Breaking News
More () »

'We can't let history hold us back': The push to vaccinate Black and Hispanic communities in SC

As thousands register for a vaccine appointment, there's an extra nudge from medical professionals aimed at a critical population: Communities of color.

Columbia, SC (WLTX) -- South Carolina residents over 70 can now get the COVID vaccine.

RELATED: How to schedule COVID-19 vaccinations for those age 70 and older in South Carolina

As thousands register for an appointment, there's an extra nudge from medical professionals aimed at a critical population: Communities of color.

Recent data shows COVID-19 infection rates are higher among the Black and Hispanic populations in many portions of South Carolina.

Dr. Marvella Ford, a Professor in the Department of Public Health Sciences and Associate Director of Population Sciences and Cancer Disparities at the MUSC Hollings Cancer Center, is urging people of color to get vaccinated.

Black Faculty Group and the Hispanic/Latino faculty encourage Blacks and Hispanics/Latinos to take the COVID-19 vaccine.

"Because of the chronic conditions that are so prevalent in our communities like diabetes, heart disease, stroke and other illnesses, our communities are very vulnerable," said Ford. "Latinx communities were in poor health before the pandemic began."

For those reluctant, Ford points to the success of clinical trials, in which more than 10,000 people of color participated with no adverse effects.

"We now have consent forms. We now have data and safety monitoring committees. We now have multiple levels of oversight of any study or clinical trial that's being done," said Ford.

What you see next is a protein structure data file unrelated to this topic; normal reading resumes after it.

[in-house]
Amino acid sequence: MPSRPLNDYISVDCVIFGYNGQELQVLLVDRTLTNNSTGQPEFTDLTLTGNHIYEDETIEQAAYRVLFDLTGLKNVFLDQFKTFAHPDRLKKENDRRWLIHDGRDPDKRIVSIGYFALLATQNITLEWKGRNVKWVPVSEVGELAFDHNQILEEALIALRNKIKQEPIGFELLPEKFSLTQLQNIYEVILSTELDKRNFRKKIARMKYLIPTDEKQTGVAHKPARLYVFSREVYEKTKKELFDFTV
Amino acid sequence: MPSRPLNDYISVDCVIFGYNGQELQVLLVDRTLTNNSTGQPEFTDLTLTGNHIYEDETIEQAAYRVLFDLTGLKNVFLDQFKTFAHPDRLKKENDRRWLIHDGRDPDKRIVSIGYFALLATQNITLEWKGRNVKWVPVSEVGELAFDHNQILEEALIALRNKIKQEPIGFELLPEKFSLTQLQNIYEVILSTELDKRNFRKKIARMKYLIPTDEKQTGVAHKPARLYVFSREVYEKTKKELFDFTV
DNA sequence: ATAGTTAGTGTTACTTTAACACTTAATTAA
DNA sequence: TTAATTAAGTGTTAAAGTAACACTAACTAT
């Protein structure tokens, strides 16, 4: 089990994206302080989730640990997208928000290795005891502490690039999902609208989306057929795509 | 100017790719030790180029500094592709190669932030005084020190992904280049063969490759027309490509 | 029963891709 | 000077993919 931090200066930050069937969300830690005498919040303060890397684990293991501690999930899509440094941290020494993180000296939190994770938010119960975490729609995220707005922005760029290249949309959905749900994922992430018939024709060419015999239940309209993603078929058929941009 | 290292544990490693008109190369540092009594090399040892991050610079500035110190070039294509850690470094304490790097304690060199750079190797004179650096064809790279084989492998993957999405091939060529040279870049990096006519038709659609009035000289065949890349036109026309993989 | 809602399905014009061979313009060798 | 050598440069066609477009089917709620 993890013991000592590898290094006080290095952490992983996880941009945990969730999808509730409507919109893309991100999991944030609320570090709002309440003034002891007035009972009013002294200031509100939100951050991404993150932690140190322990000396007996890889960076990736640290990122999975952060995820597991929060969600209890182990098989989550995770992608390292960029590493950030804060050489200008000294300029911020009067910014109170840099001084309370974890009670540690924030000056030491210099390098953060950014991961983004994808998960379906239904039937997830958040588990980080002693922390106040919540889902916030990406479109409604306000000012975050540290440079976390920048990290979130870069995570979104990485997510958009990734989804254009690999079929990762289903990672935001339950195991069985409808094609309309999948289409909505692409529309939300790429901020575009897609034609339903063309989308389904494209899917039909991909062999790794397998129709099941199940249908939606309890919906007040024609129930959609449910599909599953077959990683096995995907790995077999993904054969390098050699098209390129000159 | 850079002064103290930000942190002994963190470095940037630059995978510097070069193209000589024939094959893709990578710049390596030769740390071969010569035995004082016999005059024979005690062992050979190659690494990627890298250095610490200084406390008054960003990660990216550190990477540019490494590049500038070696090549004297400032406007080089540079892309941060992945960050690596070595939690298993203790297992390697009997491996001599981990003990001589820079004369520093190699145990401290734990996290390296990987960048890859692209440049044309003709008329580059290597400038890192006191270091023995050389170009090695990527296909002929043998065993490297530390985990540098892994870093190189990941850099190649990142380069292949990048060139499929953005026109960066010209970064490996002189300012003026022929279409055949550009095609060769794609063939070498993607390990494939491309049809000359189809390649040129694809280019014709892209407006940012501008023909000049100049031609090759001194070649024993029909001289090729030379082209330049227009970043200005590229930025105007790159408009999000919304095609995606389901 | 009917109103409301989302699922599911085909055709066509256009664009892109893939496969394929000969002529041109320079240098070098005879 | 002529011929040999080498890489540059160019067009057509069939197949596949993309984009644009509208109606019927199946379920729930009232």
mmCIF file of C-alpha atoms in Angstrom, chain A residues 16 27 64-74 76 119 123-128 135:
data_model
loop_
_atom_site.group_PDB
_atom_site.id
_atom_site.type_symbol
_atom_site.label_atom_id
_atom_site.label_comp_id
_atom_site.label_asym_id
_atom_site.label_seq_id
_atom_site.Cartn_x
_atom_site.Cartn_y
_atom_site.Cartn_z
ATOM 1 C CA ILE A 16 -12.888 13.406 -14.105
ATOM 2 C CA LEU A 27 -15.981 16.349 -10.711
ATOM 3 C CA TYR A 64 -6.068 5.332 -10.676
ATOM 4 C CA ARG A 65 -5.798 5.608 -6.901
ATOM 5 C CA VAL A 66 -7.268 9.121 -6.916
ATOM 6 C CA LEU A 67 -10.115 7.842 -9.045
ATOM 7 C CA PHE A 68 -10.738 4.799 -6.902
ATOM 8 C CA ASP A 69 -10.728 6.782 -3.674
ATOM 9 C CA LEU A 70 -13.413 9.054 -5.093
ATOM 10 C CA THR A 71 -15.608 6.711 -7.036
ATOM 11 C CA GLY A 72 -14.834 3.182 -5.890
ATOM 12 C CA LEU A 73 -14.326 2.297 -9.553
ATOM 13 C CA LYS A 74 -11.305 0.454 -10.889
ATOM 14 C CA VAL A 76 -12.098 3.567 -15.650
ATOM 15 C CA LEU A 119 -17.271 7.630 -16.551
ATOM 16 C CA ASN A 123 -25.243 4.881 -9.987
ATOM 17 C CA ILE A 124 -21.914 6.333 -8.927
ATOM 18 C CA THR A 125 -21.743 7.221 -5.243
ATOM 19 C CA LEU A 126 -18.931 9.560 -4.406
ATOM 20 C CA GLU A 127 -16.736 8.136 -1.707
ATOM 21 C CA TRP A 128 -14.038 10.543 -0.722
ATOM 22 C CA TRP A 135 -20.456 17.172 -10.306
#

Clinical trials aside, many remain uneasy about getting the vaccine.

The reasons why were discussed in a virtual meeting with the Columbia branch of the NAACP.

"There's a trust issue that harbors back historically from the Tuskegee incident. Then there's the access issue to make certain the vaccine becomes accessible to the people who are in areas that are hard to get to," said State Representative, Wendy Brawley, who represents portions of Richland and Sumter counties. "There is some concern about that. Being the last to get the vaccine when our folks are the first to die."

Brawley believes more people of color in South Carolina would get the vaccine from trusted sources, like distribution centers set up at places of worship.

Doctors say a game changer for rural communities will be getting the vaccine to retail pharmacies.

It's a resource that will benefit residents like Idella Felder of St. Matthews, who waited three hours on the phone Wednesday morning and couldn't get an appointment.

RELATED: DHEC works to add phone operators as SC seniors face challenges on first day of vaccine scheduling

"Especially when you've got a certain length of time to get it before the next set comes in. Then they say if you don't get it during the time when you're supposed to get it, you've got to go to the back of the line," said Felder. "Wherever they send me, that's where I'll go...in between Orangeburg and St. Matthews."

In a video titled "Love Letter to Black America, from America's Black Doctors and Nurses", by the Black Coalition Against COVID-19, presidents of colleges and universities across the nation endorse the message to get more people of color vaccinated.

 "We can't let history hold us back," said Ford.

The COVID-19 vaccine is available to everyone who qualifies, regardless of immigration status or whether you're a resident of South Carolina.

To learn how to schedule an appointment to get vaccinated, click here.

If you know someone in our community who only speaks Spanish, we translated vaccine appointment instructions here